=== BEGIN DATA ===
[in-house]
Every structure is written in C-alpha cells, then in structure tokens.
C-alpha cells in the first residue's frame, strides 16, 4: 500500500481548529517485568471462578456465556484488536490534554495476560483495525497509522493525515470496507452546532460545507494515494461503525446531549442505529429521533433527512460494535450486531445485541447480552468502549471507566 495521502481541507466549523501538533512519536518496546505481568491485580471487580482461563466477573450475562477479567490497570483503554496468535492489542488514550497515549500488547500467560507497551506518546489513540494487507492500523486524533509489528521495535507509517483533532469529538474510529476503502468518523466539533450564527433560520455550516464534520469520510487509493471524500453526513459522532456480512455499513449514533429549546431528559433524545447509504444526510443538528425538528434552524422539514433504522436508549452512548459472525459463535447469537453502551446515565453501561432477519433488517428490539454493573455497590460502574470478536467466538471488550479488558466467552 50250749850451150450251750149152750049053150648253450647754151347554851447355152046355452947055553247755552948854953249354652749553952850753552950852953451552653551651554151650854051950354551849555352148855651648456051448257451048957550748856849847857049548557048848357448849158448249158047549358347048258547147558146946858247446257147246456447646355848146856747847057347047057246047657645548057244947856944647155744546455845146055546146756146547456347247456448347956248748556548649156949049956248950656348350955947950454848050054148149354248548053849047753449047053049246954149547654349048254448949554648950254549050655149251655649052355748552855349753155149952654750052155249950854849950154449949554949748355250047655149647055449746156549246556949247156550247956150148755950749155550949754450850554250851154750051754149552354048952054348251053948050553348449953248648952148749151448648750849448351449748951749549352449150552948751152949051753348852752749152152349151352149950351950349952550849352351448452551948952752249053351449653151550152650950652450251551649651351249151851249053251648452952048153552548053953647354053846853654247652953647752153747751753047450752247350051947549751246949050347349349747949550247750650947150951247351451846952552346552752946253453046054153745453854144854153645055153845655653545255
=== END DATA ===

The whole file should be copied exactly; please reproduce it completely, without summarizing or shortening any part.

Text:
[in-house]
Every structure is written in C-alpha cells, then in structure tokens.
C-alpha cells in the first residue's frame, strides 16, 4: 500500500481548529517485568471462578456465556484488536490534554495476560483495525497509522493525515470496507452546532460545507494515494461503525446531549442505529429521533433527512460494535450486531445485541447480552468502549471507566 495521502481541507466549523501538533512519536518496546505481568491485580471487580482461563466477573450475562477479567490497570483503554496468535492489542488514550497515549500488547500467560507497551506518546489513540494487507492500523486524533509489528521495535507509517483533532469529538474510529476503502468518523466539533450564527433560520455550516464534520469520510487509493471524500453526513459522532456480512455499513449514533429549546431528559433524545447509504444526510443538528425538528434552524422539514433504522436508549452512548459472525459463535447469537453502551446515565453501561432477519433488517428490539454493573455497590460502574470478536467466538471488550479488558466467552 50250749850451150450251750149152750049053150648253450647754151347554851447355152046355452947055553247755552948854953249354652749553952850753552950852953451552653551651554151650854051950354551849555352148855651648456051448257451048957550748856849847857049548557048848357448849158448249158047549358347048258547147558146946858247446257147246456447646355848146856747847057347047057246047657645548057244947856944647155744546455845146055546146756146547456347247456448347956248748556548649156949049956248950656348350955947950454848050054148149354248548053849047753449047053049246954149547654349048254448949554648950254549050655149251655649052355748552855349753155149952654750052155249950854849950154449949554949748355250047655149647055449746156549246556949247156550247956150148755950749155550949754450850554250851154750051754149552354048952054348251053948050553348449953248648952148749151448648750849448351449748951749549352449150552948751152949051753348852752749152152349151352149950351950349952550849352351448452551948952752249053351449653151550152650950652450251551649651351249151851249053251648452952048153552548053953647354053846853654247652953647752153747751753047450752247350051947549751246949050347349349747949550247750650947150951247351451846952552346552752946253453046054153745453854144854153645055153845655653545255